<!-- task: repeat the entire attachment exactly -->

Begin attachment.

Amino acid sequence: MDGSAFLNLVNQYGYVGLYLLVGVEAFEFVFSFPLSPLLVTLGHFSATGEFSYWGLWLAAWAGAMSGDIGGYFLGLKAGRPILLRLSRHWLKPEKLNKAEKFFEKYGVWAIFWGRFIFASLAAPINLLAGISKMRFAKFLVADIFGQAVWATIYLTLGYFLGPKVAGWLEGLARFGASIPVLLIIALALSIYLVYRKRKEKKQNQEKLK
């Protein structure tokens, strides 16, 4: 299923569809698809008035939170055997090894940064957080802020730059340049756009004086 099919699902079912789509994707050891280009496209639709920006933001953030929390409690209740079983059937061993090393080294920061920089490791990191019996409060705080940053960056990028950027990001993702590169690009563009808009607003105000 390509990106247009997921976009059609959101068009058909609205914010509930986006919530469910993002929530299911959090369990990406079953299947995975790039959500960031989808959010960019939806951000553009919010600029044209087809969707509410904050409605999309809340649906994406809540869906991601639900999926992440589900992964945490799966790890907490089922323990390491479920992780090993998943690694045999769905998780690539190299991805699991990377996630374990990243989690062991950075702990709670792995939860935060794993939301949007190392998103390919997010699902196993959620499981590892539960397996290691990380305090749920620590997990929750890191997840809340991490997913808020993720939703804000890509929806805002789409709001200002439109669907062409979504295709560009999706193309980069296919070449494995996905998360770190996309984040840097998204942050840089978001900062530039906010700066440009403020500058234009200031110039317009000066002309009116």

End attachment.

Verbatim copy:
Amino acid sequence: MDGSAFLNLVNQYGYVGLYLLVGVEAFEFVFSFPLSPLLVTLGHFSATGEFSYWGLWLAAWAGAMSGDIGGYFLGLKAGRPILLRLSRHWLKPEKLNKAEKFFEKYGVWAIFWGRFIFASLAAPINLLAGISKMRFAKFLVADIFGQAVWATIYLTLGYFLGPKVAGWLEGLARFGASIPVLLIIALALSIYLVYRKRKEKKQNQEKLK
């Protein structure tokens, strides 16, 4: 299923569809698809008035939170055997090894940064957080802020730059340049756009004086 099919699902079912789509994707050891280009496209639709920006933001953030929390409690209740079983059937061993090393080294920061920089490791990191019996409060705080940053960056990028950027990001993702590169690009563009808009607003105000 390509990106247009997921976009059609959101068009058909609205914010509930986006919530469910993002929530299911959090369990990406079953299947995975790039959500960031989808959010960019939806951000553009919010600029044209087809969707509410904050409605999309809340649906994406809540869906991601639900999926992440589900992964945490799966790890907490089922323990390491479920992780090993998943690694045999769905998780690539190299991805699991990377996630374990990243989690062991950075702990709670792995939860935060794993939301949007190392998103390919997010699902196993959620499981590892539960397996290691990380305090749920620590997990929750890191997840809340991490997913808020993720939703804000890509929806805002789409709001200002439109669907062409979504295709560009999706193309980069296919070449494995996905998360770190996309984040840097998204942050840089978001900062530039906010700066440009403020500058234009200031110039317009000066002309009116």